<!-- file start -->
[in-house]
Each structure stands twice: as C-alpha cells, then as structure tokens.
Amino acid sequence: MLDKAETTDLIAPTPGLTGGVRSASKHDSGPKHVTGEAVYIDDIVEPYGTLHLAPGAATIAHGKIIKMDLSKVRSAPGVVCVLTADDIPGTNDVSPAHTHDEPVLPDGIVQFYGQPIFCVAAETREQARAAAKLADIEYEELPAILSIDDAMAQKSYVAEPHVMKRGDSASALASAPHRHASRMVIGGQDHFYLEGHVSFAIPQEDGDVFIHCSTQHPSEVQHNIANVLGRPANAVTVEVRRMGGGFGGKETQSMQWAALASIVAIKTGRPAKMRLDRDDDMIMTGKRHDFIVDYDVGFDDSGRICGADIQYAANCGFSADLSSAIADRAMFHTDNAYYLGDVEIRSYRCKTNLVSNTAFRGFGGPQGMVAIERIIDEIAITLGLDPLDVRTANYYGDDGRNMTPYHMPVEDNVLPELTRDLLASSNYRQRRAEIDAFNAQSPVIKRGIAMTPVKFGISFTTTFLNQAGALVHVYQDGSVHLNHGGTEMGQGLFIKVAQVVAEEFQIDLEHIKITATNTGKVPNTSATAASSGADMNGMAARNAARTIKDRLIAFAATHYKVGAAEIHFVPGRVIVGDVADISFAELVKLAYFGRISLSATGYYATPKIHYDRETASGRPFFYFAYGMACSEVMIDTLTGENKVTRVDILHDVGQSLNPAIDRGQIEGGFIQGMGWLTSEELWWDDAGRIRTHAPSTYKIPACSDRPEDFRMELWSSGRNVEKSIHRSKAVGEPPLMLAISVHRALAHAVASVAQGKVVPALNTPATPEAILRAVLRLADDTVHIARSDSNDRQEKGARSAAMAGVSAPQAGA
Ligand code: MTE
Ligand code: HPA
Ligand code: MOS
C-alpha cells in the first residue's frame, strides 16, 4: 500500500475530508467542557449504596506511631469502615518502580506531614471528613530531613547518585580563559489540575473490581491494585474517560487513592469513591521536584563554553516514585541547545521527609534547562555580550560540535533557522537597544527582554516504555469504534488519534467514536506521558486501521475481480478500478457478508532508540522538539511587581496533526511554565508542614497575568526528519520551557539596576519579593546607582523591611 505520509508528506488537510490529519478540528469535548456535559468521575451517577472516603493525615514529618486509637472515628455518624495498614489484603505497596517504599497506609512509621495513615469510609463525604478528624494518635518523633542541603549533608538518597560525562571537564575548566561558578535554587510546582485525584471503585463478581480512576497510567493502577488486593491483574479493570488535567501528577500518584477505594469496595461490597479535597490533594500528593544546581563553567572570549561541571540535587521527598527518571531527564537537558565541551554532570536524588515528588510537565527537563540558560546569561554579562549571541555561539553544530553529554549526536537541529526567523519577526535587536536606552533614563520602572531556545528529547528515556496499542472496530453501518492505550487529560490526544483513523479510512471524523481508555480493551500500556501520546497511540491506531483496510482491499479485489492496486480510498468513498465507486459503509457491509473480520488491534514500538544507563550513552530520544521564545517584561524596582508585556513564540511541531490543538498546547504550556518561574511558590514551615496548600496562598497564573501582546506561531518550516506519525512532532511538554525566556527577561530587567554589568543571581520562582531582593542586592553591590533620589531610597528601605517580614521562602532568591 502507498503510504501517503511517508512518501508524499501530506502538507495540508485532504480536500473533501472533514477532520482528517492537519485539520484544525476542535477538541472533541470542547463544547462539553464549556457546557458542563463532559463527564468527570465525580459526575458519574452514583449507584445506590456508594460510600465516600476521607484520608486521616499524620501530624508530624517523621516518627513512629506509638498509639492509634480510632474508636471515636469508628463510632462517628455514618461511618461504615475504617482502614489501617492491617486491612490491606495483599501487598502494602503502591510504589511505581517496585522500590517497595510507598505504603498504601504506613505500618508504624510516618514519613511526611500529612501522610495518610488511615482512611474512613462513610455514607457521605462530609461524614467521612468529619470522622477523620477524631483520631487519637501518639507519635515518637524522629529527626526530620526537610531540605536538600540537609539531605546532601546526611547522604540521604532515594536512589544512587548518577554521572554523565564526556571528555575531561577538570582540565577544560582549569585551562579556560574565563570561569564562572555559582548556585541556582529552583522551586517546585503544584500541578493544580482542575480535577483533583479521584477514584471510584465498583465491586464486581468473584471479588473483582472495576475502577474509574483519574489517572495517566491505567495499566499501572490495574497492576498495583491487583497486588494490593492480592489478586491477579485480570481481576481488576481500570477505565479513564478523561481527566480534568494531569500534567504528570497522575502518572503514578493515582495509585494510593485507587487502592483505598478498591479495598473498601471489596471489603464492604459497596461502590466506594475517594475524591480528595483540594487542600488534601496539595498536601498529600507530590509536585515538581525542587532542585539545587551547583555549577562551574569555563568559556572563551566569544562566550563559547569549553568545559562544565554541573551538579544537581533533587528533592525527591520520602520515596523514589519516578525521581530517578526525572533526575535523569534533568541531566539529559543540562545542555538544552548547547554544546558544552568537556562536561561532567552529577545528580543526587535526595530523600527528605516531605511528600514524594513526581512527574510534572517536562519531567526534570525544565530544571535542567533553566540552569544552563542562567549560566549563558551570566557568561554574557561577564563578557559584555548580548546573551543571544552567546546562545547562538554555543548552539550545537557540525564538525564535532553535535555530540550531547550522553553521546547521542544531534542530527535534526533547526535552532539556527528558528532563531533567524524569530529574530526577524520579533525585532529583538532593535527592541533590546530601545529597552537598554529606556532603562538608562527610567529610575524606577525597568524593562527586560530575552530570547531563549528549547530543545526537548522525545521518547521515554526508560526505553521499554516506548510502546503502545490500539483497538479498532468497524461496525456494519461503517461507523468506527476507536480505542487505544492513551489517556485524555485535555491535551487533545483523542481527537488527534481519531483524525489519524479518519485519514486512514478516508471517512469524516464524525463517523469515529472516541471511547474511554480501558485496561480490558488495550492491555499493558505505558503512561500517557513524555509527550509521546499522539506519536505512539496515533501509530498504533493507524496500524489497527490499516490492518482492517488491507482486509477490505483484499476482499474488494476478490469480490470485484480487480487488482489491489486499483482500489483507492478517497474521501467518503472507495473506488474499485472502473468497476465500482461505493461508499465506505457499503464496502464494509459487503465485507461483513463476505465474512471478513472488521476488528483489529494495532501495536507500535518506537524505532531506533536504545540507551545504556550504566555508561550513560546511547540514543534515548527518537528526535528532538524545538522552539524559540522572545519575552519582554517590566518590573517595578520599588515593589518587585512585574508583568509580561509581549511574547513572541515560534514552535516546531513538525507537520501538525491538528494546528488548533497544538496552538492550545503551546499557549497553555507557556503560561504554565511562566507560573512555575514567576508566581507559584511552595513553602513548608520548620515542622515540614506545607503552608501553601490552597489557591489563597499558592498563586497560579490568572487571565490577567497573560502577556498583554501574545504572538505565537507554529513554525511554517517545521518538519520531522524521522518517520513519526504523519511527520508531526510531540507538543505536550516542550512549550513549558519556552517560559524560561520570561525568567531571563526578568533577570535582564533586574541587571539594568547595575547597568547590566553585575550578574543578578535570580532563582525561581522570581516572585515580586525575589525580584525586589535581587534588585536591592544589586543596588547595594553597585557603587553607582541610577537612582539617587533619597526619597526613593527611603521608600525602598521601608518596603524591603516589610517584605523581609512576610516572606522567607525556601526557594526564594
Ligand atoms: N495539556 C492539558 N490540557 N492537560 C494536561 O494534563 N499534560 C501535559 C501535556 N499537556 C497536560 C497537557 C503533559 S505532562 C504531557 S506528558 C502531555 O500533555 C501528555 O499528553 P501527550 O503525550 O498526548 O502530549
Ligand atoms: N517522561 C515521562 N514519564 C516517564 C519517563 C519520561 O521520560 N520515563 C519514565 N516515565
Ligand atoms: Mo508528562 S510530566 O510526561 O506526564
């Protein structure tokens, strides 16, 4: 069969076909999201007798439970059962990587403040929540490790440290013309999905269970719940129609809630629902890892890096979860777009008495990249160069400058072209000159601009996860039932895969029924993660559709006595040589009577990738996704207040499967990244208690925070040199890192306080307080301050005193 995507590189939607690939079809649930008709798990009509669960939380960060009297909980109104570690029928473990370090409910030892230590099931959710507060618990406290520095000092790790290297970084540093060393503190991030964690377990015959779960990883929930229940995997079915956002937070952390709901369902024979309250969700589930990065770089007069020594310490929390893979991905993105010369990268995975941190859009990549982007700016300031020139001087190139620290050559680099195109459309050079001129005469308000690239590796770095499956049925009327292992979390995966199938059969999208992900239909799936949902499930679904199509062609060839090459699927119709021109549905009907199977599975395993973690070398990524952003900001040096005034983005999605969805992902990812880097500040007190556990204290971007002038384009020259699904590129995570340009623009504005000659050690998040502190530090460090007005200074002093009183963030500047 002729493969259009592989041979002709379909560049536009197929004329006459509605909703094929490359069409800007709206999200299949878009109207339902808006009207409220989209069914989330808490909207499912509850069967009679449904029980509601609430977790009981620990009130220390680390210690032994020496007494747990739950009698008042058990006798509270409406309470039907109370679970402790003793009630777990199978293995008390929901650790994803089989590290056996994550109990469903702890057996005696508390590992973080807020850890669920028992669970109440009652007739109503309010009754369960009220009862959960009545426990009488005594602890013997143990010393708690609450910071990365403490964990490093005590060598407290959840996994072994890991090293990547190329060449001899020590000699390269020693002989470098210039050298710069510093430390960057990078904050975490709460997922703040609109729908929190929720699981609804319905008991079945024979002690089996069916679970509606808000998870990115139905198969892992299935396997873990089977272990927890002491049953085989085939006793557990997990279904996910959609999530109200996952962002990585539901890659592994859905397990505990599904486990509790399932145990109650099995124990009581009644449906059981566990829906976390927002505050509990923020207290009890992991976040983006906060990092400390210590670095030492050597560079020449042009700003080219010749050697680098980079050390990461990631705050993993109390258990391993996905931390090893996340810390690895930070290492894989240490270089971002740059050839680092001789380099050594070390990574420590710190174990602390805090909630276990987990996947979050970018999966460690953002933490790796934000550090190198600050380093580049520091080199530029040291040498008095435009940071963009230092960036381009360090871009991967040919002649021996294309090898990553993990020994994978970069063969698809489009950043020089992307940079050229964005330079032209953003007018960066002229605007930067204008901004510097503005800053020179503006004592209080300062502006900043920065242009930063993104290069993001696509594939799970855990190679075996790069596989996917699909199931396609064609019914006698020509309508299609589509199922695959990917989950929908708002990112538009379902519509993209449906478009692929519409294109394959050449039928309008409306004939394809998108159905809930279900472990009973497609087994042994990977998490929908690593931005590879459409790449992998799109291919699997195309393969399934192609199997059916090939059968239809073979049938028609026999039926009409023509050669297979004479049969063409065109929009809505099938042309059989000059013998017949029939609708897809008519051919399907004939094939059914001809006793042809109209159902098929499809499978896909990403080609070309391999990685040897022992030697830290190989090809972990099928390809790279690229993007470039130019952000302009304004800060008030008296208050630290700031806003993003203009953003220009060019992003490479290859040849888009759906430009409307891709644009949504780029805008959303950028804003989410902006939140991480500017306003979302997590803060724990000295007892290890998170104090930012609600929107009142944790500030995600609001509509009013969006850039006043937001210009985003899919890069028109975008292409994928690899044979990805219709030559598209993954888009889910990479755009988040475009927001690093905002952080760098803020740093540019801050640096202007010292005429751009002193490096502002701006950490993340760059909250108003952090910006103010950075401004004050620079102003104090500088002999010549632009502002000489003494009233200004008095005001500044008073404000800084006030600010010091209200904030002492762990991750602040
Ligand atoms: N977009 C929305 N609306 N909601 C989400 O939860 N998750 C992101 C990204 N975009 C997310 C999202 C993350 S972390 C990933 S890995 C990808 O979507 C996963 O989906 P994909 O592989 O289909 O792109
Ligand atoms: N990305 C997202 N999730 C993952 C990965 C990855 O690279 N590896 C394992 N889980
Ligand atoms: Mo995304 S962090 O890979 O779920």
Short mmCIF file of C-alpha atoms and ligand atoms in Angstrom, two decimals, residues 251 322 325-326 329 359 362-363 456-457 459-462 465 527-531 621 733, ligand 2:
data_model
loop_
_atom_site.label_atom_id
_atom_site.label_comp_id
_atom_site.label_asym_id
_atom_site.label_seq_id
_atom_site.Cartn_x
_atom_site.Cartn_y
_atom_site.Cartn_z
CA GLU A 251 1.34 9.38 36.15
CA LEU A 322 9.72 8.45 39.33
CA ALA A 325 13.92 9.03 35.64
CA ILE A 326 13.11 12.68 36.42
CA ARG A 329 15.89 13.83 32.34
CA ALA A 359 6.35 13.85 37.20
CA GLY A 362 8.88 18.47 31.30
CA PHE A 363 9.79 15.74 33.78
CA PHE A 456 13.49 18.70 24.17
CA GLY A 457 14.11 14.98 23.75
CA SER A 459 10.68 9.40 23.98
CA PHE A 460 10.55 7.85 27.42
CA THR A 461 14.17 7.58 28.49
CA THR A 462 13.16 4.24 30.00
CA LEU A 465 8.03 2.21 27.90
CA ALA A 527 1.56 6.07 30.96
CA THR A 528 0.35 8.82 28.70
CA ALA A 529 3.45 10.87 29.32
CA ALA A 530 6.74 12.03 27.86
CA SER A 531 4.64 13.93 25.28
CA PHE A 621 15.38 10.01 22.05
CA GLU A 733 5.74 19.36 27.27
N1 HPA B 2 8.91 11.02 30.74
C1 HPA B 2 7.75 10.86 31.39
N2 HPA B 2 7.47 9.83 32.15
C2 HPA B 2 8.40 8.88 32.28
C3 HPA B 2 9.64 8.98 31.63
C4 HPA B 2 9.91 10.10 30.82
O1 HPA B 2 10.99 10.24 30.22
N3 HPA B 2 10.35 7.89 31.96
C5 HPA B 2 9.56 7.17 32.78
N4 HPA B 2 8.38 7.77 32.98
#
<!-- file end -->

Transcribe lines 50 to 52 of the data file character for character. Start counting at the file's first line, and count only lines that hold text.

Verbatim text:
C2 HPA B 2 8.40 8.88 32.28
C3 HPA B 2 9.64 8.98 31.63
C4 HPA B 2 9.91 10.10 30.82